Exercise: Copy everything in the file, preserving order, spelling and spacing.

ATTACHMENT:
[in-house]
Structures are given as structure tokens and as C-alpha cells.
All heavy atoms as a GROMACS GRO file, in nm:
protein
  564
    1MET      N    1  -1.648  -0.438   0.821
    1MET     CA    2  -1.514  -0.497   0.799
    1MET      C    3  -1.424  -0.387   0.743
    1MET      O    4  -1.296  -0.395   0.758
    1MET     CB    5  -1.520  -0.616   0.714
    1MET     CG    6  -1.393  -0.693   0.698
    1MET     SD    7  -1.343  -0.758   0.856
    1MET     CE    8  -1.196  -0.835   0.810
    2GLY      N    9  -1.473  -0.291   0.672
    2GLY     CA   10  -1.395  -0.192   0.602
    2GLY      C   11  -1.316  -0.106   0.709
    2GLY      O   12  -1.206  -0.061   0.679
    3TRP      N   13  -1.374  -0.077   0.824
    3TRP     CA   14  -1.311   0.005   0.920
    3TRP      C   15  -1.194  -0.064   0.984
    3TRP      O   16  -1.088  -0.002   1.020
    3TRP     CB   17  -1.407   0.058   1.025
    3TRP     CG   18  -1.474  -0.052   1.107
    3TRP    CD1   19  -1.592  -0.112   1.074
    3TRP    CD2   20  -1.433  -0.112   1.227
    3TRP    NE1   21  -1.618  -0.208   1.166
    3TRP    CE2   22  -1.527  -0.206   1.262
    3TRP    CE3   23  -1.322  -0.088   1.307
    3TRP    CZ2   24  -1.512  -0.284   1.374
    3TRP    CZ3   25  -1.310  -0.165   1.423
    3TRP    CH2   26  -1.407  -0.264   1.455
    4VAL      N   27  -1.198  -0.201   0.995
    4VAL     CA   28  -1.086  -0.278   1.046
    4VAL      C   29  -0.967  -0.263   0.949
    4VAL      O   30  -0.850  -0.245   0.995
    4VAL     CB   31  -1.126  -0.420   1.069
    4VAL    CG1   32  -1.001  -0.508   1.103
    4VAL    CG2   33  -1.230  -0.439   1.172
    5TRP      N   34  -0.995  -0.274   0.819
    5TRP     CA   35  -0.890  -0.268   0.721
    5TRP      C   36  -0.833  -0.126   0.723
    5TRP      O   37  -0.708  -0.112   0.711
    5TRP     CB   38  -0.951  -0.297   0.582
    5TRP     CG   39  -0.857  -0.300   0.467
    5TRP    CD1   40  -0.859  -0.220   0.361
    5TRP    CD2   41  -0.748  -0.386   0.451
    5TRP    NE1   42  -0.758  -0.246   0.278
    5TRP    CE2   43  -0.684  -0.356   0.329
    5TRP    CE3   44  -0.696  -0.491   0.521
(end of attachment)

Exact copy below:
[in-house]
Structures are given as structure tokens and as C-alpha cells.
All heavy atoms as a GROMACS GRO file, in nm:
protein
  564
    1MET      N    1  -1.648  -0.438   0.821
    1MET     CA    2  -1.514  -0.497   0.799
    1MET      C    3  -1.424  -0.387   0.743
    1MET      O    4  -1.296  -0.395   0.758
    1MET     CB    5  -1.520  -0.616   0.714
    1MET     CG    6  -1.393  -0.693   0.698
    1MET     SD    7  -1.343  -0.758   0.856
    1MET     CE    8  -1.196  -0.835   0.810
    2GLY      N    9  -1.473  -0.291   0.672
    2GLY     CA   10  -1.395  -0.192   0.602
    2GLY      C   11  -1.316  -0.106   0.709
    2GLY      O   12  -1.206  -0.061   0.679
    3TRP      N   13  -1.374  -0.077   0.824
    3TRP     CA   14  -1.311   0.005   0.920
    3TRP      C   15  -1.194  -0.064   0.984
    3TRP      O   16  -1.088  -0.002   1.020
    3TRP     CB   17  -1.407   0.058   1.025
    3TRP     CG   18  -1.474  -0.052   1.107
    3TRP    CD1   19  -1.592  -0.112   1.074
    3TRP    CD2   20  -1.433  -0.112   1.227
    3TRP    NE1   21  -1.618  -0.208   1.166
    3TRP    CE2   22  -1.527  -0.206   1.262
    3TRP    CE3   23  -1.322  -0.088   1.307
    3TRP    CZ2   24  -1.512  -0.284   1.374
    3TRP    CZ3   25  -1.310  -0.165   1.423
    3TRP    CH2   26  -1.407  -0.264   1.455
    4VAL      N   27  -1.198  -0.201   0.995
    4VAL     CA   28  -1.086  -0.278   1.046
    4VAL      C   29  -0.967  -0.263   0.949
    4VAL      O   30  -0.850  -0.245   0.995
    4VAL     CB   31  -1.126  -0.420   1.069
    4VAL    CG1   32  -1.001  -0.508   1.103
    4VAL    CG2   33  -1.230  -0.439   1.172
    5TRP      N   34  -0.995  -0.274   0.819
    5TRP     CA   35  -0.890  -0.268   0.721
    5TRP      C   36  -0.833  -0.126   0.723
    5TRP      O   37  -0.708  -0.112   0.711
    5TRP     CB   38  -0.951  -0.297   0.582
    5TRP     CG   39  -0.857  -0.300   0.467
    5TRP    CD1   40  -0.859  -0.220   0.361
    5TRP    CD2   41  -0.748  -0.386   0.451
    5TRP    NE1   42  -0.758  -0.246   0.278
    5TRP    CE2   43  -0.684  -0.356   0.329
    5TRP    CE3   44  -0.696  -0.491   0.521